A new study shows that individuals exposed to a simulated cyberterror attack had significantly increased levels of the stress hormone cortisol in their saliva compared to a control group. Following the cyberattack, study participants were more likely to fear an imminent cyberthreat and to express feelings of personal insecurity.

  • CybersecurityNew technique identifies smartphone thieves in seconds

    Three million phones were stolen in the United States. Ben-Gurion University of the Negev (BGU) researchers have developed a technique that identifies a smartphone thief or intruder in under fourteen seconds.

  • ISISISIS followers hack U.K. National Health Service

    ISIS-linked hackers have attacked and defaced several NHS (U.K. National Health Service) websites in a series of cyberattacks. The hackers, going by the name of Tunisian Fallaga Team, targeted six websites three weeks ago, replacing legitimate web pages with graphic photos of the war in Syria. The attacks said they were retaliating for the West’s interference in the Middle East.

  • Russian hackingHow computer hacking is becoming Russia’s weapon of choice

    By David Stupples

    The Russian government has long been known to source its technology, world-class hacking talent, and even some intelligence information from local cybercrime rings. What’s more, this criminal fraternity probably receives state immunity for cybercrimes committed outside Russia in return for offering services to the Russian state. Russia’s clear long-term strategy is to use the internet to further its aims in information warfare. It has proved that this form of warfare is more potent than kinetic warfare and that it can reap the benefits quickly and without fear of a coordinated response from the United States or NATO. Its use of criminal cyber rings ensures that it benefits from no (provable) direct links to the Russian government. A further downside is that China, North Korea, and Iran seem to be copying this model and have already been active in attacks against other nation states. The internet has changed mass communication in countless positive ways. But it is becoming an increasingly dangerous tool for subversive activity. A re-think and a re-boot are looking increasingly necessary.

  • HackingProtecting quantum computing networks against hackers

    As we saw during the 2016 U.S. election, protecting traditional computer systems, which use zeros and ones, from hackers is not a perfect science. Now consider the complex world of quantum computing, where bits of information can simultaneously hold multiple states beyond zero and one, and the potential threats become even trickier to tackle. Even so, researchers have uncovered clues that could help administrators protect quantum computing networks from external attacks.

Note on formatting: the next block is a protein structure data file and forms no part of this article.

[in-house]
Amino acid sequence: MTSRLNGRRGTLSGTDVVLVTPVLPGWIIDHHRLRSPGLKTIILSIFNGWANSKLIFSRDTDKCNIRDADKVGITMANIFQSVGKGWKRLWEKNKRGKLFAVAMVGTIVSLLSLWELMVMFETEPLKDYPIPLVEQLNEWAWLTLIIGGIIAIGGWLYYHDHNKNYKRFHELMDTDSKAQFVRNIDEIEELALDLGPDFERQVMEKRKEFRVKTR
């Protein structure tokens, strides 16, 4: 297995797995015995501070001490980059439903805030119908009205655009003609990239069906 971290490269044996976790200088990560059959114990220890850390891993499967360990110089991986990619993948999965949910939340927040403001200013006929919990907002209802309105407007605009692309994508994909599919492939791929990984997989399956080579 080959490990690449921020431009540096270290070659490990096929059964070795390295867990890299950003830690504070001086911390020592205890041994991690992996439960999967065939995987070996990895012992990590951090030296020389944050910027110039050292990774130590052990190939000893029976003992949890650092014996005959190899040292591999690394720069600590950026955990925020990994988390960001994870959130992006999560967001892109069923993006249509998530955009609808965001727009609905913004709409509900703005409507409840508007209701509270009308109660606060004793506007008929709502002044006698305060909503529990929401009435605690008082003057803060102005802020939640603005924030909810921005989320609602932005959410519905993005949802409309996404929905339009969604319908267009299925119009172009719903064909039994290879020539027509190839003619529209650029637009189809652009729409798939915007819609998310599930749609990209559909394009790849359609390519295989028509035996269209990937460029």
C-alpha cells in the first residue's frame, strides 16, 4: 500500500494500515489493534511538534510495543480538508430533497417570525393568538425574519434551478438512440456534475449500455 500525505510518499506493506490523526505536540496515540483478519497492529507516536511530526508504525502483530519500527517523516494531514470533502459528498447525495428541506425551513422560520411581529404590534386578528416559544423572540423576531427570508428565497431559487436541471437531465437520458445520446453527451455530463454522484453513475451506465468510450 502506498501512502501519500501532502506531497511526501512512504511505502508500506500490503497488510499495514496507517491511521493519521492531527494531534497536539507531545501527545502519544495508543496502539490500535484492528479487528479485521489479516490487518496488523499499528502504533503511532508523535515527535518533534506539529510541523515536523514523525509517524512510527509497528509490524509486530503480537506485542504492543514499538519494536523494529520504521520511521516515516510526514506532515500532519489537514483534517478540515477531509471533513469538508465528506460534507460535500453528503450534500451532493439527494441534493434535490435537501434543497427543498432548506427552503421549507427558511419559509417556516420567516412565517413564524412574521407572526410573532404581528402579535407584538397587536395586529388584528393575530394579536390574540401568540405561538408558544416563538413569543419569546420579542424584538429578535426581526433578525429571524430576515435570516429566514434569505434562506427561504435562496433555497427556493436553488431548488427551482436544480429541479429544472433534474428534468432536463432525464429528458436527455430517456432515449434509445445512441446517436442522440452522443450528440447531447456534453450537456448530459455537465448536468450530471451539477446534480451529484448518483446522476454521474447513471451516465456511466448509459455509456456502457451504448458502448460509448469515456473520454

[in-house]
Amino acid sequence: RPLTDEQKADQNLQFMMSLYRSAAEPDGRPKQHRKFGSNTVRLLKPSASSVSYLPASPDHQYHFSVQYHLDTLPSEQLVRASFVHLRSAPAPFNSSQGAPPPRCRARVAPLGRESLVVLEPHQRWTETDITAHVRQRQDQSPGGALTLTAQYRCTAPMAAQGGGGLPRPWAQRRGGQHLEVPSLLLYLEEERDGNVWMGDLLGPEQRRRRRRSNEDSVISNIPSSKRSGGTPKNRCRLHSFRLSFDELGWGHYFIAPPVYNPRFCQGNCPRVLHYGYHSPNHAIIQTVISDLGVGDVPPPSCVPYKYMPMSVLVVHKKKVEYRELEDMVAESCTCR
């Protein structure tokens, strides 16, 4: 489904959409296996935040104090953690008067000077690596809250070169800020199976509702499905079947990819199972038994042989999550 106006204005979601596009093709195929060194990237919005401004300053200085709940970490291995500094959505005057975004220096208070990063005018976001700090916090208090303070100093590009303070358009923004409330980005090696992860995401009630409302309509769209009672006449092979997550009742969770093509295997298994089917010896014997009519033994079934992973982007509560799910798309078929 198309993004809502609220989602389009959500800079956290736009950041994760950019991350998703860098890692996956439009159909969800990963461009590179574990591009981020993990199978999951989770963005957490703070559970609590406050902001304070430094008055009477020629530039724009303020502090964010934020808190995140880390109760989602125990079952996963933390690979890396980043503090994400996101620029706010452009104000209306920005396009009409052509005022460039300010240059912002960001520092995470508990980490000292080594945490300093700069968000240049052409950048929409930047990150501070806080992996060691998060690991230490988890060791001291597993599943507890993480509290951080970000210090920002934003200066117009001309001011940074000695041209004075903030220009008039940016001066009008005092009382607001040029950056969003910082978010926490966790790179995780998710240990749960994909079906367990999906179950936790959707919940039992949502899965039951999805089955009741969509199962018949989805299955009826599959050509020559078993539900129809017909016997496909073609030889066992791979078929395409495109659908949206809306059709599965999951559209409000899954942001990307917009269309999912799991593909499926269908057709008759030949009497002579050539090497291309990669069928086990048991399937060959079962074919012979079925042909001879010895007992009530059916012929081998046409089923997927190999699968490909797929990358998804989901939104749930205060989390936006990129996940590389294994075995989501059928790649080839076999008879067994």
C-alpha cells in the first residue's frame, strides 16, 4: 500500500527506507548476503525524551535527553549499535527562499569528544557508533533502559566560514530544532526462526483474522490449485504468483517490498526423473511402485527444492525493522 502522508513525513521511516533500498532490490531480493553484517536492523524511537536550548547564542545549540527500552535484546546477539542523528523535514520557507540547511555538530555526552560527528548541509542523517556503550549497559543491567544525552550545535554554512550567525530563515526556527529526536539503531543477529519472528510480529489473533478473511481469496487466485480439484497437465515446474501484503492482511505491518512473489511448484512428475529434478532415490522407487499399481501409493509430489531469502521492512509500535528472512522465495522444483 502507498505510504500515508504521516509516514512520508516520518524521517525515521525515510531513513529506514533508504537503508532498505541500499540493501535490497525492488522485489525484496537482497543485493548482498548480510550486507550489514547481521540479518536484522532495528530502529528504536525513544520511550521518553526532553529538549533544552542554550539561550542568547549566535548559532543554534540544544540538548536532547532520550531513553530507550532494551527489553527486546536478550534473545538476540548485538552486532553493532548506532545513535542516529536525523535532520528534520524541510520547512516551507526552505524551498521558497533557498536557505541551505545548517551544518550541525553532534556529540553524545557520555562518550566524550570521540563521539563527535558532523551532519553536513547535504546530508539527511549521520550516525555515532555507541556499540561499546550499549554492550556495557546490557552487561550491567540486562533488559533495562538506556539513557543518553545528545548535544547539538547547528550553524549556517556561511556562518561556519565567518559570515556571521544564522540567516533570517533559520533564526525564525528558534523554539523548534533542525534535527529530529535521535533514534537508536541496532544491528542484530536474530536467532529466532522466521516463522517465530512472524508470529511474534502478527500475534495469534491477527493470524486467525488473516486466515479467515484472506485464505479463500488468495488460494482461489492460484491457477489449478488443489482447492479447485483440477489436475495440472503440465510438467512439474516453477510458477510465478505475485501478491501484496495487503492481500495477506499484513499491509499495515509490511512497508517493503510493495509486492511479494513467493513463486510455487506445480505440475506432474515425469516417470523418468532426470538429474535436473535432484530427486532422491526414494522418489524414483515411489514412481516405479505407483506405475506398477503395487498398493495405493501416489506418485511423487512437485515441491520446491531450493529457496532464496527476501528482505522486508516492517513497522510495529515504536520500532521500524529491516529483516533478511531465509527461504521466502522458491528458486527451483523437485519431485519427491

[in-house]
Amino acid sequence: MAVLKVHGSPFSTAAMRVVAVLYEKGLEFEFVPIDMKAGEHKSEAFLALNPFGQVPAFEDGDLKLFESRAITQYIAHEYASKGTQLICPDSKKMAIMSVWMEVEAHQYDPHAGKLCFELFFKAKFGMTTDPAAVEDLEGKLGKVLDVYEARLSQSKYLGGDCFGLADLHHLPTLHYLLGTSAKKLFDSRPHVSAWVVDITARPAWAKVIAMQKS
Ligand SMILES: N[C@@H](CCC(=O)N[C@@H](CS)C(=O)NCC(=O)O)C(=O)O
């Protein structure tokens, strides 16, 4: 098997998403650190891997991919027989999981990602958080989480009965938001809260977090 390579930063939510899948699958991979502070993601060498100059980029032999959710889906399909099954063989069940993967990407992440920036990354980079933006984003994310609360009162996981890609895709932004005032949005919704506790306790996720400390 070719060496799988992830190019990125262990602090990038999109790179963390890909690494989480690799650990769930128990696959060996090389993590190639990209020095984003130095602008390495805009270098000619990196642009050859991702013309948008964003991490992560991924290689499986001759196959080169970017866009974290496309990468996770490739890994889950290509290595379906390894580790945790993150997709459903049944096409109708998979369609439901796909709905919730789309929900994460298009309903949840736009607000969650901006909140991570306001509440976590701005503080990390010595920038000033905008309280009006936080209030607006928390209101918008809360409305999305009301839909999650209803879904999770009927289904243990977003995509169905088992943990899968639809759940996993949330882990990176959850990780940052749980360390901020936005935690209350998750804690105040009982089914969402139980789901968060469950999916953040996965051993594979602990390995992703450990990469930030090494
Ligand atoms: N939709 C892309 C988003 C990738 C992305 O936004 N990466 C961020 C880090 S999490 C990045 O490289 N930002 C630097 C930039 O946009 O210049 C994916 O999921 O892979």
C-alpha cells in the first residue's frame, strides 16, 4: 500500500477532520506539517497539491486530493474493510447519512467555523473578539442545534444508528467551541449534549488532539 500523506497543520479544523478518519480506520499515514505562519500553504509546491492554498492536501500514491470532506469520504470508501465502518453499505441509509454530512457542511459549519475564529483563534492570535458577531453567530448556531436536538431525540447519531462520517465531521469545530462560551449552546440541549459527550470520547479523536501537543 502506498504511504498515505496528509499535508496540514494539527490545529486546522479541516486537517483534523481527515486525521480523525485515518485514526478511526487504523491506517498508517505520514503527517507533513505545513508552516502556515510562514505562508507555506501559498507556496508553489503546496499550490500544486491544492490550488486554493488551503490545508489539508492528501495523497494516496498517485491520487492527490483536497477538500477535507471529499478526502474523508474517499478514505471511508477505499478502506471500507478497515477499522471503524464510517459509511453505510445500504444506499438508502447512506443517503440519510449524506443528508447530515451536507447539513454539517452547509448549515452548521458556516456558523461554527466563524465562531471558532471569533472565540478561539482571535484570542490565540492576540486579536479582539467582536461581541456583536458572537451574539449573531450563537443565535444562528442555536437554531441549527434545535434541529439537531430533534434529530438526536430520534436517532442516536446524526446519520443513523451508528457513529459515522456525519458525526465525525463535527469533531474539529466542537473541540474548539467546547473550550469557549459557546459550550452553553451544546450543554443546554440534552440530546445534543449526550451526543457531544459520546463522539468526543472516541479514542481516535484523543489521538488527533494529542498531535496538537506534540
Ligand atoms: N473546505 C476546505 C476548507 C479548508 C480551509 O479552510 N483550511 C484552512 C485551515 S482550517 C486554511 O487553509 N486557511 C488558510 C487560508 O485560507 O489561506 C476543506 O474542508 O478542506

• Russian hackingTrump loosens sanctions on Russian intelligence agency which helped his 2016 campaign

    The Trump administration has loosened sanctions imposed by Barack Obama on Russia’s Federal Security Service (FSB), one of the two Russian government intelligence agencies which actively interfered in the U.S. 2016 presidential campaign in order to help Trump win. The loosening of the sanctions would make it easier for American companies to do business with the FSB, which is the successor of the KGB.

  • Russian hackingNATO must more firmly counter Russia's cyber-weaponry: U.K defense minister

    NATO must begin to compete on the cyber-battlefield to counter Russian hacking aimed at undermining democracy in the United States and Western Europe, the British defense secretary, Sir Michael Fallon, has said in a speech earlier today (Thursday, 2 February) at St. Andrews University, one of the main centers for Russian studies in the United Kingdom. In his harshest and most pointed criticism yet of Russia, he accused Moscow of targeting the United States, France, Germany, Holland, Bulgaria, and Montenegro.

  • CybersecurityGlobal entities come shopping for Israeli cybersecurity

    By Viva Sarah Press

    As computer devices and Internet of Things (IoT) connectivity continue to break new boundaries and create changes to our lifestyle, new cybersecurity technologies to defend our tech-savvy lives are crucial. “We’re still at the beginning for the cyber arena. We still need the security solution for smart homes, we still don’t have security solutions for autonomous cars, or for connected medical devices or MRI machines, or for connected kitchen appliances. Every technology that will be introduced to our lives in the coming years will need a cyber solution,” says one expert.